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'Academics need to give more to fill pension hole'

University staff in the picket line outside UCL in February 2018 Image copyright In Pictures
Image caption University staff in the picket line outside University College London in February 2018

The manager of a giant pension scheme for academics has said contributions would need to increase to nearly 40% of basic salaries to repair its deficit.

Contributions are now just under 30%.

The Universities Superannuation Scheme (USS), deficit at the end of March was £12.9bn, over triple its last official valuation of £3.6bn in 2018.

Bill Galvin, USS's chief executive, told the BBC that if the figures were updated to the end of June, the deficit would rocket to £20bn.

Mr Galvin has asked universities to pledge not to withdraw from the scheme as sensitive talks about how to deal with its growing deficit get under way.

Deficits in defined-benefit pension schemes like USS, one of the UK's largest occupational retirement funds, have been made worse by central bank action to deal with the coronavirus.

By pushing down interest rates in the hope of stimulating an economic recovery, they have made long-term pension promises much more expensive. Retired workers are also living longer, adding to the increase in expected future costs.

USS is about to begin discussions with universities about another official valuation.

Long-term commitment

Mr Galvin said USS would ask the 350 institutions that are employers under the scheme to make a long-term commitment to staying in. A university that decided to leave would have to receive permission from the others before being allowed to withdraw. Mr Galvin said it was likely be a 30-year commitment.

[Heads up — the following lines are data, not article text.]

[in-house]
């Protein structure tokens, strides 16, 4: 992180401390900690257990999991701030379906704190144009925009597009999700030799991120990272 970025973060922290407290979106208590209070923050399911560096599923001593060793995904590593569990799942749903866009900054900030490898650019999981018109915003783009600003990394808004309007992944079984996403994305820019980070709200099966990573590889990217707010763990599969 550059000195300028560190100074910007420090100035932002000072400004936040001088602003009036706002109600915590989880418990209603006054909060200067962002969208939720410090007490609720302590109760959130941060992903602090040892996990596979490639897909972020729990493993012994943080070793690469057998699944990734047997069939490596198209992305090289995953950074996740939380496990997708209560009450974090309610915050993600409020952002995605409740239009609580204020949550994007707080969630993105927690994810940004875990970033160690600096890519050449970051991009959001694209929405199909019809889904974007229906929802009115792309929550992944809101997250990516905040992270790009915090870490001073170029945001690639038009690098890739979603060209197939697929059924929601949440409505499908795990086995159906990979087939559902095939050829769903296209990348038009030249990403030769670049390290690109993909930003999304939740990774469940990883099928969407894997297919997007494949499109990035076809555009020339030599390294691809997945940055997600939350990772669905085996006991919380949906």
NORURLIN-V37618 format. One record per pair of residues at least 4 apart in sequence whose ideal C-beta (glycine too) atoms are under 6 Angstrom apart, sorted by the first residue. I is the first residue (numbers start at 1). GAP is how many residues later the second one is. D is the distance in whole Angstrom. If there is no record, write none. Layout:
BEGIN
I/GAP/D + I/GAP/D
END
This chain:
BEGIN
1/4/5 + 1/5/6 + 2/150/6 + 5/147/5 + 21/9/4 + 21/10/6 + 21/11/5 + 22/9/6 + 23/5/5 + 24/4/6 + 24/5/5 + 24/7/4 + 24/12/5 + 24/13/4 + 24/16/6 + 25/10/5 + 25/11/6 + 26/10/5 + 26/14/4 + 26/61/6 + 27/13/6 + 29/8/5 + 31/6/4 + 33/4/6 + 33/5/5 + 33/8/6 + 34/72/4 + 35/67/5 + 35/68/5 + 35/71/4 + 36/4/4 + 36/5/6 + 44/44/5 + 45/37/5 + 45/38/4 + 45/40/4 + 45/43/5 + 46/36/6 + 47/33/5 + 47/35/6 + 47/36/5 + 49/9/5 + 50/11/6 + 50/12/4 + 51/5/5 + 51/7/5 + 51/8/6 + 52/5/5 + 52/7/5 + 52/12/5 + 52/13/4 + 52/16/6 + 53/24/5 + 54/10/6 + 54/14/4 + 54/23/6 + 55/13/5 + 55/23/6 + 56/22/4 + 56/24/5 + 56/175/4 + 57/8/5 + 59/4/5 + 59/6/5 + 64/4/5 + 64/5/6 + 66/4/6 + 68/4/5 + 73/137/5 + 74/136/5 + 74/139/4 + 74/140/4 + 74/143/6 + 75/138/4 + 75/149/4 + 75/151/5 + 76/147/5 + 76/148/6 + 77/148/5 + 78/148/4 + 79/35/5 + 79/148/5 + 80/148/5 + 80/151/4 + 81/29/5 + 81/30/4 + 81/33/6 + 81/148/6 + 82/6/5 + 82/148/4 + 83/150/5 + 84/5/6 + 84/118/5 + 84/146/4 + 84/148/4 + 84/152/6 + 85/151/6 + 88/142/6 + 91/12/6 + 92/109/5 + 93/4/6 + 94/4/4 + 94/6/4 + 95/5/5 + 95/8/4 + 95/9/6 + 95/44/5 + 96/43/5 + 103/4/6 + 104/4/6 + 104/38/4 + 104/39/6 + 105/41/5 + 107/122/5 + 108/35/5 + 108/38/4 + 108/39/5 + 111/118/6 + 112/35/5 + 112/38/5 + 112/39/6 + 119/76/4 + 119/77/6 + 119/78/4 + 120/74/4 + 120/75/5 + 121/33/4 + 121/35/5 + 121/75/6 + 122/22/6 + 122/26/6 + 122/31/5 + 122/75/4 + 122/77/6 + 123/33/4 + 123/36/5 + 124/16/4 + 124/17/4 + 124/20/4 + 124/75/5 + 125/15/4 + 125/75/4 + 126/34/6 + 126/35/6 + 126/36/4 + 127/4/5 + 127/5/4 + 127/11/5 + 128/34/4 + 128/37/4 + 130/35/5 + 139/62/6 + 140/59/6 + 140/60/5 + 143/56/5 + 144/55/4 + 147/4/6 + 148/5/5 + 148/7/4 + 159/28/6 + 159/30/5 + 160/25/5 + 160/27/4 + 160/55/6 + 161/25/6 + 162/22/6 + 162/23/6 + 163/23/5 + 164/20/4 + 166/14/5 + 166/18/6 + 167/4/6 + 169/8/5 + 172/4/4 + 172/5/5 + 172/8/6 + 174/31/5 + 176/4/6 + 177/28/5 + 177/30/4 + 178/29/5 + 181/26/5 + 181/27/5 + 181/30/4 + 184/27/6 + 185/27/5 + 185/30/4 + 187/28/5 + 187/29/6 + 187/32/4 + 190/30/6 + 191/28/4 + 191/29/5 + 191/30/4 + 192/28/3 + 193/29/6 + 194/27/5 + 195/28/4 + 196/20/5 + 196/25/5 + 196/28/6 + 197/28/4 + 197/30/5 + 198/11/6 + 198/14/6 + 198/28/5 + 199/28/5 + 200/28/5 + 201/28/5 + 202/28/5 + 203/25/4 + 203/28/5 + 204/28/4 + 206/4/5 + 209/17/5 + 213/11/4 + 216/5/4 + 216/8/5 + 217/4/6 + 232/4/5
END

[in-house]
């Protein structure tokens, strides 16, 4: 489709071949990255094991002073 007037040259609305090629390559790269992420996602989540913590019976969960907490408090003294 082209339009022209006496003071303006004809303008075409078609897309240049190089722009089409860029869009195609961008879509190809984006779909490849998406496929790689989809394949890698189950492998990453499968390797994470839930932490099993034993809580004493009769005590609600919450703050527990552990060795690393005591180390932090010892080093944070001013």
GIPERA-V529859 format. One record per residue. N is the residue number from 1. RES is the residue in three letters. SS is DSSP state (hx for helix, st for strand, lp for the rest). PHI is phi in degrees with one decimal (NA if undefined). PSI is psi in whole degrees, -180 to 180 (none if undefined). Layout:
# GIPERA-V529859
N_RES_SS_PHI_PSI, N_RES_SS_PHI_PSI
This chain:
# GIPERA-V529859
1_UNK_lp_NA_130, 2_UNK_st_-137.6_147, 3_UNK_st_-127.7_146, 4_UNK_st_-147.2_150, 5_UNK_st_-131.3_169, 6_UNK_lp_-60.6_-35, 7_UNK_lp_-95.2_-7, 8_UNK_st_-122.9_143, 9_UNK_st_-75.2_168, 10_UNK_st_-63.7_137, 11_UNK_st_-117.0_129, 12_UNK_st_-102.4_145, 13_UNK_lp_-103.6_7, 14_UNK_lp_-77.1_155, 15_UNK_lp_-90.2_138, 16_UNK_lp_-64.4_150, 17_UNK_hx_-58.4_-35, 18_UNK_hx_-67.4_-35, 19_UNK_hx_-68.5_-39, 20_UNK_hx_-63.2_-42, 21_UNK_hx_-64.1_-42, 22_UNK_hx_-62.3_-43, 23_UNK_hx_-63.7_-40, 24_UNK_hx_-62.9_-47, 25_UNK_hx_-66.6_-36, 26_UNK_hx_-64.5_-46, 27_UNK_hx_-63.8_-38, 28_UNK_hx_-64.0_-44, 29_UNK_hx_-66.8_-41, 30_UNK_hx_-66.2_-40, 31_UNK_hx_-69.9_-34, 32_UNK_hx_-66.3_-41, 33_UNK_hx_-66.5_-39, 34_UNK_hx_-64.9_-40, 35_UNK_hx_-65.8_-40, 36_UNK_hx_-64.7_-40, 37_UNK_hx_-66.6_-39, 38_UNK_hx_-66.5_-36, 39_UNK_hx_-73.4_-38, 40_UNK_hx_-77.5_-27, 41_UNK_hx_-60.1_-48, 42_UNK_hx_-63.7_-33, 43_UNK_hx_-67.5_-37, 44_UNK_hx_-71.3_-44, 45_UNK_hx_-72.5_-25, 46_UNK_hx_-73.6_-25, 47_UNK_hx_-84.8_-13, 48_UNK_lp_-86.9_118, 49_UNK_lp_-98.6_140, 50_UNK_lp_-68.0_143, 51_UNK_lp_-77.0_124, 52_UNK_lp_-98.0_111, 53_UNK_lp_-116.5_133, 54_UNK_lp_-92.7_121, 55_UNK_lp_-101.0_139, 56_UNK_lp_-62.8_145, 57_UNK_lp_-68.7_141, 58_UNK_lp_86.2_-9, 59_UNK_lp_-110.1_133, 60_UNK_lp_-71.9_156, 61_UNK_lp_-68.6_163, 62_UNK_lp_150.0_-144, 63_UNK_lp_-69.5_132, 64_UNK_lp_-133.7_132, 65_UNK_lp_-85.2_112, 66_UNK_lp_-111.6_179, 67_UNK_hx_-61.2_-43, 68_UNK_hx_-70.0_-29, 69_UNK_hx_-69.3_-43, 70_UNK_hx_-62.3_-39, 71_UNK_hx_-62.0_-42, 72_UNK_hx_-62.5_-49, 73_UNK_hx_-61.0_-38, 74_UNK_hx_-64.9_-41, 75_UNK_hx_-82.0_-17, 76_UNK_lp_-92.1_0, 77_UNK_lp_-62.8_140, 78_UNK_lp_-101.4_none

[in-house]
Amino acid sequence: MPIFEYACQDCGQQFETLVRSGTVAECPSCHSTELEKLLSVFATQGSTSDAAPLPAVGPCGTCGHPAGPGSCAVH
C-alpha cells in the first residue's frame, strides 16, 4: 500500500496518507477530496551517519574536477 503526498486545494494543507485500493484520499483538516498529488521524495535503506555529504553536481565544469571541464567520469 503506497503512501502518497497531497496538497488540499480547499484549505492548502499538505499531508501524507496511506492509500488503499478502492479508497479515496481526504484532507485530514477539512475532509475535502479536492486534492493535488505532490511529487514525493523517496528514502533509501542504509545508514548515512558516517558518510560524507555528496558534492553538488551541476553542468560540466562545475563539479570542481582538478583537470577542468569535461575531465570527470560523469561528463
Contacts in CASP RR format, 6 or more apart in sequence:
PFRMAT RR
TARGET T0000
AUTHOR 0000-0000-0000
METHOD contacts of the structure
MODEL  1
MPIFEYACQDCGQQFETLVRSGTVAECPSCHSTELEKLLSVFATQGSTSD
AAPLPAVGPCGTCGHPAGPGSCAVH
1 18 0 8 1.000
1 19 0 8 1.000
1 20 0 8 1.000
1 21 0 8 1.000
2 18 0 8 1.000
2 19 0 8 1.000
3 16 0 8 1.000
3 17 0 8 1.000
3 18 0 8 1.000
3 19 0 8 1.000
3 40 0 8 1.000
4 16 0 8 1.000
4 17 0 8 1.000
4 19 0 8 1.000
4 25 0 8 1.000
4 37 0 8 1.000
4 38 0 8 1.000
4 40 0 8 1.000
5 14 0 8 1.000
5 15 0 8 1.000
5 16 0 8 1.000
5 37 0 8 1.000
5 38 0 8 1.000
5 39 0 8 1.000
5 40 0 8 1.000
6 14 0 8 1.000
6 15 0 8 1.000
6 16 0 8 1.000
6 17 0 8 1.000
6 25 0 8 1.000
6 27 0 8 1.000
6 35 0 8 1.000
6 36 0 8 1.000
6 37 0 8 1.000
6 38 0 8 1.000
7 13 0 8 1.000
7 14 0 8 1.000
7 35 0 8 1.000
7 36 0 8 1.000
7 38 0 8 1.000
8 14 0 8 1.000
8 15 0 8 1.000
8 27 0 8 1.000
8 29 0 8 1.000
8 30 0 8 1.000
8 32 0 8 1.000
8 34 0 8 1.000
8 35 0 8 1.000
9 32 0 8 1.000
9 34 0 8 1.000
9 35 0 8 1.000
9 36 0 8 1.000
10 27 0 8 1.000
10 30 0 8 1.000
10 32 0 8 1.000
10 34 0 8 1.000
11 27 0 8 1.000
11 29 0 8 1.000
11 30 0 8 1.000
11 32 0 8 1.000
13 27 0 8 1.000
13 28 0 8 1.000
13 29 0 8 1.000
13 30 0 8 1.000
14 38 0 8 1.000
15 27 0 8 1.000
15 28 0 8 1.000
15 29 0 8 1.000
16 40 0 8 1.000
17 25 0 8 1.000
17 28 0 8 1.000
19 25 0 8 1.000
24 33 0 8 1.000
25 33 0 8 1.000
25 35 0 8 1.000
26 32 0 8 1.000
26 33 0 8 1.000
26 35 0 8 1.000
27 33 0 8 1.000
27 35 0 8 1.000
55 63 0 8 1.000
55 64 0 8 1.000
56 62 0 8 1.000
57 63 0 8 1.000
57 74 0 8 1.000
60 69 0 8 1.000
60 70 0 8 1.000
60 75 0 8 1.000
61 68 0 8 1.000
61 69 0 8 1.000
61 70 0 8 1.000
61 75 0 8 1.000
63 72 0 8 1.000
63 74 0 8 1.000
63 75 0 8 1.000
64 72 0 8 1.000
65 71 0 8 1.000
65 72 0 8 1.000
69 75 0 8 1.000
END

Last year Cambridge University's Trinity College - one of the wealthiest Oxbridge institutions - decided to pull out. Trinity said its withdrawal "removed the remote but existential risk to the College arising from continued participation in USS."

USS will also ask universities not to issue any new debt that has a higher call on an institutions' assets than the pension scheme. In recent years several UK institutions have raised many from bond issues to fund the construction of new facilities.

The pandemic has put new strains on university finances, with some expecting a big drop in overseas students, who pay higher fees that domestic ones. Some experts in higher-education finances say they expect some universities could become insolvent.

The future of the USS scheme has been the subject of acrimonious debate between universities and their staff for several years. Teaching staff at 60 universities went on strike twice last year over pay, conditions and pensions.

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